Mohammad Farhat: A&A 2024 Best Thesis and IAU 2024 Thesis Prize

Mohammad Farhat receives both the Astronomy & Astrophysics 2024 Best Thesis Prize and the IAU 2024 Division F Thesis Prize (Planetary Systems and Astrobiology)

Mohammad Farhat Credit AstroGeo

Mohammad Farhat is Lebanese. After completing a master’s degree at the American University of Beirut under the direction of Jihad Touma, he applied to carry out his thesis within the team of Jacques Laskar (IMCCE, Paris Observatory), known for his expertise in celestial mechanics. He obtained a doctoral scholarship from Sorbonne University for this thesis. The initial subject focused on tidal effects in extra-solar systems, but after the start of the multidisciplinary ERC AstroGeo project, involving geologists and astronomers, it appeared essential to better understand tidal effects in the Earth-Moon system. Indeed, despite the proximity of our satellite, its evolution since its formation has remained a source of numerous questions for fifty years.

Since the work of George Darwin in 1880, we know that due to the tidal interactions between the Earth and the Moon, the rotation of the Earth slows down and the Moon moves away at a rate of 3.83 cm/year. This has been measured since 1969 using Lunar laser telemetry with extreme precision. The age of the Moon is now also very well determined at 4.425 Ga. But one has also realized, for more than fifty years, that with the current rate of tidal friction, Darwin’s simple tidal model leads to a collision of the Moon with the Earth about 1.5 billion years ago, inconsistent with the age of the Moon.

During his thesis work, Mohammad Farhat developed the first coherent physical model that can account for both the current recession of the Moon and its age. This work required taking into account several elements, the first of which is the study of ocean tides. It has long been known that the main source of dissipation occurs in the oceans, and not in the solid Earth. The tidal dissipation for the planet Mars, for example, which does not have an ocean, is ten times less than that of The Earth. The work of Webb (1982) showed the presence of resonances in these ocean tidal effects. For certain values of the Earth’s rotation speed, these resonances between tidal forcing, linked to the length of the day, and the ocean’s own oscillations, can lead to an amplification of tidal dissipation. In particular, we are currently close to such a resonance. The dissipation is then amplified, and was therefore lower in the past. It remains to construct a coherent scenario of the evolution of the Earth-Moon system.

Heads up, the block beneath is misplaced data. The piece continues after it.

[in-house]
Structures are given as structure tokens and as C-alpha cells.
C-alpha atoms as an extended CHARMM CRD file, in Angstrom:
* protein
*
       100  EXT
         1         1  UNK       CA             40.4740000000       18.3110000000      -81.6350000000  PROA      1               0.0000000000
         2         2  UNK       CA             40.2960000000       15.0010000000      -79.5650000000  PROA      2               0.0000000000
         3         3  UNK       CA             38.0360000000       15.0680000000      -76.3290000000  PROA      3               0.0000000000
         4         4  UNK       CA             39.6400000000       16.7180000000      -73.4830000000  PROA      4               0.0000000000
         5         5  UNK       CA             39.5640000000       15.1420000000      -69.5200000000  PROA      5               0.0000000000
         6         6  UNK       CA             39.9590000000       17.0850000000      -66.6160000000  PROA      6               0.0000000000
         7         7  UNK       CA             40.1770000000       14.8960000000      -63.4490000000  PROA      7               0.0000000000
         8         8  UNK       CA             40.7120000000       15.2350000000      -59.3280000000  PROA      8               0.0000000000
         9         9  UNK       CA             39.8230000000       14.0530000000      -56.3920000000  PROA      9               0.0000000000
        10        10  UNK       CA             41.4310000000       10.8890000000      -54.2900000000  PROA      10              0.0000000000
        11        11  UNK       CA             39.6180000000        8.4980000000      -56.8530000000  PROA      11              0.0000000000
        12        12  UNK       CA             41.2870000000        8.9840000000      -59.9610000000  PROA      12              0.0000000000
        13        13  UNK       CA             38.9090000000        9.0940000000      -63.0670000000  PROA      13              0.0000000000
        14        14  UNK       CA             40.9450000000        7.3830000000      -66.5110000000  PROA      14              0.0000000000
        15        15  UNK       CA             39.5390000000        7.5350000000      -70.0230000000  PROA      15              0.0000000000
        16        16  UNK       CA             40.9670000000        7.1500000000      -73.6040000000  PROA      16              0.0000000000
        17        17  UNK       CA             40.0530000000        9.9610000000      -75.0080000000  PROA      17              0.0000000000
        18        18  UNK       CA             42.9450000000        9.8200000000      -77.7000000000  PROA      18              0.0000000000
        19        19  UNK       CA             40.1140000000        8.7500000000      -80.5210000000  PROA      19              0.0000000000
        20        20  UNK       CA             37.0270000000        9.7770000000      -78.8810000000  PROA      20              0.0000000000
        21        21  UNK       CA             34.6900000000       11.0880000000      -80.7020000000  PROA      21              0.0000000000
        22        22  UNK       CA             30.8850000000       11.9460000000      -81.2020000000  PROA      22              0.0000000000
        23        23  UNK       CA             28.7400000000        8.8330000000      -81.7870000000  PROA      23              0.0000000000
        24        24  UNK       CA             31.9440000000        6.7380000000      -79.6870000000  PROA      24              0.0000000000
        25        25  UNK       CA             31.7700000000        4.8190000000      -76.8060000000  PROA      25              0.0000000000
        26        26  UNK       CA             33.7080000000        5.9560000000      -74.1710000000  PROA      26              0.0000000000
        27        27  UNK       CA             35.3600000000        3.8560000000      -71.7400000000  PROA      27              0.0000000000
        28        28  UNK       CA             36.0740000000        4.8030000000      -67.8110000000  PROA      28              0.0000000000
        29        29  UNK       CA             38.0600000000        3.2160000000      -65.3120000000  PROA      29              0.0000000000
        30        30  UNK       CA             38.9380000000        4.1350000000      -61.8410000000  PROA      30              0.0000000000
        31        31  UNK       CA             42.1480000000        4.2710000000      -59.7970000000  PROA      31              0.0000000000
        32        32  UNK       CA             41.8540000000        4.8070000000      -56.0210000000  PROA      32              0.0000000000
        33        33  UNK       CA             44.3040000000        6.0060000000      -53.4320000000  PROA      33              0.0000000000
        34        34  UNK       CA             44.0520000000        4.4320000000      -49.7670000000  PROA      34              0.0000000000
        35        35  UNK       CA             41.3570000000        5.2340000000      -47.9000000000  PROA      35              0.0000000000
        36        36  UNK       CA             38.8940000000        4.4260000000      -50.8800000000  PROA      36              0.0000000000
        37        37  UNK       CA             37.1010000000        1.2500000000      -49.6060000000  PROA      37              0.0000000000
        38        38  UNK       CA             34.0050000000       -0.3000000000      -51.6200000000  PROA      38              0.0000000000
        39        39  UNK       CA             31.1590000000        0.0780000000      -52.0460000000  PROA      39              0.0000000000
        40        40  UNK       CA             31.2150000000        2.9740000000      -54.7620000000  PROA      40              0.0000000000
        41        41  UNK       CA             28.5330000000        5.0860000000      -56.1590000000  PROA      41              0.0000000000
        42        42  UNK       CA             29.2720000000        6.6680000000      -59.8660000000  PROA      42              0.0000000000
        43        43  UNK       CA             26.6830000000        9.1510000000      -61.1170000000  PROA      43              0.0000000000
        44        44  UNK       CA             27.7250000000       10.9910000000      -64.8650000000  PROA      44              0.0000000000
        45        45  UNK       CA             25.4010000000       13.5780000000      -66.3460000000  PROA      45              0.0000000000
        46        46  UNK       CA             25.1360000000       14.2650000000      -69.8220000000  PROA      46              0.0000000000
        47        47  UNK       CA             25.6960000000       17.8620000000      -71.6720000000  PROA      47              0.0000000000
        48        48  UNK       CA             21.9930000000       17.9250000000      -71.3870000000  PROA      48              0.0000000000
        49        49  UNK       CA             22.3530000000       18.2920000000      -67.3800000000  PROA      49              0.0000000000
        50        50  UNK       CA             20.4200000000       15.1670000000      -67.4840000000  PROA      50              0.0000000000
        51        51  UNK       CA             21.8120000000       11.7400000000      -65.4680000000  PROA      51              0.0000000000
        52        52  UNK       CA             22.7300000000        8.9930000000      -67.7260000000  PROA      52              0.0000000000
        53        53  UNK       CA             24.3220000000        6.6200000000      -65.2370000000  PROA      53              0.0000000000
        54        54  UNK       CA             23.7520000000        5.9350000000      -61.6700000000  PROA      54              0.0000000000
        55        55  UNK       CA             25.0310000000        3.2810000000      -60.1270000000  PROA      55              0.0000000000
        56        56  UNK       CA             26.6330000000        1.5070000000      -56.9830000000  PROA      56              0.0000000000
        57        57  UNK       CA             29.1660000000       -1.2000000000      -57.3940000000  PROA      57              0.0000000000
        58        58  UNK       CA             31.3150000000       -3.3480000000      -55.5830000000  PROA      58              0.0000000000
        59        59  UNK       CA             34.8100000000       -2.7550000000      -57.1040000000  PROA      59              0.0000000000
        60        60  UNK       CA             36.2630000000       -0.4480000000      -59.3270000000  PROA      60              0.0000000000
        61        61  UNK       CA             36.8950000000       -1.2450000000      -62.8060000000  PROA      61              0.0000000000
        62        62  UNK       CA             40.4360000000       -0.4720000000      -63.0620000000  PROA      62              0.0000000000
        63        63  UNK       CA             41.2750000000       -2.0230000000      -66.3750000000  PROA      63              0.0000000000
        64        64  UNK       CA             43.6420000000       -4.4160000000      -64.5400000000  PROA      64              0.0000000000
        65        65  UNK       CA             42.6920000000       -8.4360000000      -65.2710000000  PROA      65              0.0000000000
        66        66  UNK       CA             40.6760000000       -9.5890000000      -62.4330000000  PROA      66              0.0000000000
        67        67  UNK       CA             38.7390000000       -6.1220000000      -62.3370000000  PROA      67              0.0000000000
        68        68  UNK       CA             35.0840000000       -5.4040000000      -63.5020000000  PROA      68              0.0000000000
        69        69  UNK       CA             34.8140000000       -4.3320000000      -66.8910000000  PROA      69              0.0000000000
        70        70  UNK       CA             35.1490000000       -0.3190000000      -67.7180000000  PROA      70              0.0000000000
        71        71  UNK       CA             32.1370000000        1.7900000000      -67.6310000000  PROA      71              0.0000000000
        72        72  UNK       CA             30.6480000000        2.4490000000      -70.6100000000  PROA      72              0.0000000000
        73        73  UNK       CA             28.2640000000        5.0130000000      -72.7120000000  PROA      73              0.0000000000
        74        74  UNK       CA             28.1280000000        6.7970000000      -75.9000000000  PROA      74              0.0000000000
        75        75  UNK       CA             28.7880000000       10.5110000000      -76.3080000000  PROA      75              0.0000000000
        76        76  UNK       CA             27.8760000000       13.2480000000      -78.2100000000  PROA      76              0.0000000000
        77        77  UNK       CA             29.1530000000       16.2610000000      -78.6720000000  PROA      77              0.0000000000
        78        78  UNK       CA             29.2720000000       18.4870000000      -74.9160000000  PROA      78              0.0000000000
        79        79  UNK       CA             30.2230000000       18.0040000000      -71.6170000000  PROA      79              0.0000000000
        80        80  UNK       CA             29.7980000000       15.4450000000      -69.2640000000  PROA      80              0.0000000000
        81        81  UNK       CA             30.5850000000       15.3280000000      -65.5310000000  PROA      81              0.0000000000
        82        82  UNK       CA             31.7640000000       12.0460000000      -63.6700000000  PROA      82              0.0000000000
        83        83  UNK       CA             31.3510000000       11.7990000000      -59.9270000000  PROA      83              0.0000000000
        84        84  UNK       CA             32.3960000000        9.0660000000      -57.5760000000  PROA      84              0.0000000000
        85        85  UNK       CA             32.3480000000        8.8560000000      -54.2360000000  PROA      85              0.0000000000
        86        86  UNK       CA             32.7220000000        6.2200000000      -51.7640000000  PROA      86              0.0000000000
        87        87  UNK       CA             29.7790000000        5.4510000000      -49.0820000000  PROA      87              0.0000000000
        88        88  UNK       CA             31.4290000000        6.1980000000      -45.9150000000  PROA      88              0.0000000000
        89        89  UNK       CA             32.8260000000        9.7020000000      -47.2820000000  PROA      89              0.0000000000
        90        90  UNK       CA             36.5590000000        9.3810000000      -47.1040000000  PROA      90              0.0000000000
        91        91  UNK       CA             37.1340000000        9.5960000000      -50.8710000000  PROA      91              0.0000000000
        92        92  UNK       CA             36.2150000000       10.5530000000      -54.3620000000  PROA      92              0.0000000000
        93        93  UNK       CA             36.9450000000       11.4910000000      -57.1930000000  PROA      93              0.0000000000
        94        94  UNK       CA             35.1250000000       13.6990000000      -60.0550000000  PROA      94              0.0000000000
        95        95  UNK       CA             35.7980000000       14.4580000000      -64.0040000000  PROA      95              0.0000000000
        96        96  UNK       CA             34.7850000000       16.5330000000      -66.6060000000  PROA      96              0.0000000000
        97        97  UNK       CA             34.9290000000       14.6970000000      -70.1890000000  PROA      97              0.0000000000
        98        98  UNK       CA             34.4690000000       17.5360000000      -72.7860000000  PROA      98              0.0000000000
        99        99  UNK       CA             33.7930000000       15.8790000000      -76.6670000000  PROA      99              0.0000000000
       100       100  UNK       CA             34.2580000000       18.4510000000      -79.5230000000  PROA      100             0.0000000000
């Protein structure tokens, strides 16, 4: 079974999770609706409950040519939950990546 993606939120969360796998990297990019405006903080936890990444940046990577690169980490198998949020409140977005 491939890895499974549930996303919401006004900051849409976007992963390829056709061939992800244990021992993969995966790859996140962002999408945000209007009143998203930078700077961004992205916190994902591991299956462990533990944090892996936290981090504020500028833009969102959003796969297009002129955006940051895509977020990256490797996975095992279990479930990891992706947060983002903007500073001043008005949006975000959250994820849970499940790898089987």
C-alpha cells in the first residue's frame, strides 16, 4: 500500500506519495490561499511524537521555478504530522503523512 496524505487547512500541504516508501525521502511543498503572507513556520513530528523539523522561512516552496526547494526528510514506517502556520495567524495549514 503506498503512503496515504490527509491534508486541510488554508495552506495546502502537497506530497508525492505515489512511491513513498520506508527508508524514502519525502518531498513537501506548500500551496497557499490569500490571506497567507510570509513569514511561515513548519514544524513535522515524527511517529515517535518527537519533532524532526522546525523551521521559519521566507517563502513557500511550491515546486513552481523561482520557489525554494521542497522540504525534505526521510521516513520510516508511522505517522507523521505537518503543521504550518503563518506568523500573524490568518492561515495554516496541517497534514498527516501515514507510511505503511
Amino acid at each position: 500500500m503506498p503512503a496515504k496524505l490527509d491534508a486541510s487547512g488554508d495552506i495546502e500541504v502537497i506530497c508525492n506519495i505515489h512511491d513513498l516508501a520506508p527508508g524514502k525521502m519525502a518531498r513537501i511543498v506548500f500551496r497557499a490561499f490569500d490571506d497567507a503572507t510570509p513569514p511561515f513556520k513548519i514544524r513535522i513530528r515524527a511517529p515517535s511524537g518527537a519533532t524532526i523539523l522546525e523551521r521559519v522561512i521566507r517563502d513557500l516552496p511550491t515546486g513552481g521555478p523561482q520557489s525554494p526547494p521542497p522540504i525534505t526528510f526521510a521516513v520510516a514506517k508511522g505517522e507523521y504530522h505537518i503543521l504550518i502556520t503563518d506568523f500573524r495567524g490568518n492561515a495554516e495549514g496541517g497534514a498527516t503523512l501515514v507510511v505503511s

Most recent works have relied on geological indicators, witnesses to the past rotation speed of the Earth. However, the precision of these data is very difficult to estimate, and some are not consistent with each other. Within this thesis, it was therefore decided, in a first stage, not to take into account geological data, and to only consider extremely well-determined data such as the age of the Moon and its current recession speed. To establish his model, Mohammad Farhat was able to rely on the analytical developments carried out by Pierre Auclair-Desrotour (IMCCE/Paris Observatory) in recent years. The model used is very simple, and considers an Earth, either made up of a global ocean, or made up of a hemispherical ocean, and a continent occupying the complementary hemisphere. Mohammad also introduced an average evolution of the continents, based on what is known about the evolution of plate tectonics over the last billion years.

The interest of such a simple model (in its expression, because the realization remains extremely complex), is to have only two free parameters: the ocean depth, and a dissipation parameter at the bottom of the oceans. Adjusting these parameters to the two known data (recession speed and age of the Moon) then made it possible to obtain a unique model. Once obtained, this model was compared to available geological observations. The agreement of these data with Mohammad Farhat’s model is impressive. We thus obtain, for the first time, a model of the evolution of the Earth-Moon system, consistent with the current recession of the Moon and with the age of the Moon, and which, moreover, agrees with the most reliable geological sources. This model has received a very positive reception from the community of geologists, and now serves as a reference for studies on ancient sediments, studies of which the number is increasing.

After his thesis defended on January 5, 2023, Mohammad Farhat continued his work on dissipation in the Earth-Moon system as a postdoctoral fellow at IMCCE within the ERC AstroGeo project ( He has just obtained a Miller Fellowship at the University of Berkeley (, CA, USA, which he will join in fall 2024.

Evolution of the Earth-Moon distance over time. The Earth-Moon distance, aM, is plotted for the three models with the best fit parameters. All solutions properly fit the present tidal dissipation rate and the age of the Moon, but only the present combined model fits also with the best available geological data (tidal rhythmites and cyclostratigraphic records). The shaded envelope corresponds to the parameter uncertainty in the combined model. Credits M. Farhat et al., 2022


M. Farhat, P. Auclair-Desrotour, G. Boué, J. Laskar, 2022,
“The resonant tidal evolution of the Earth-Moon distance”, A&A Letters.

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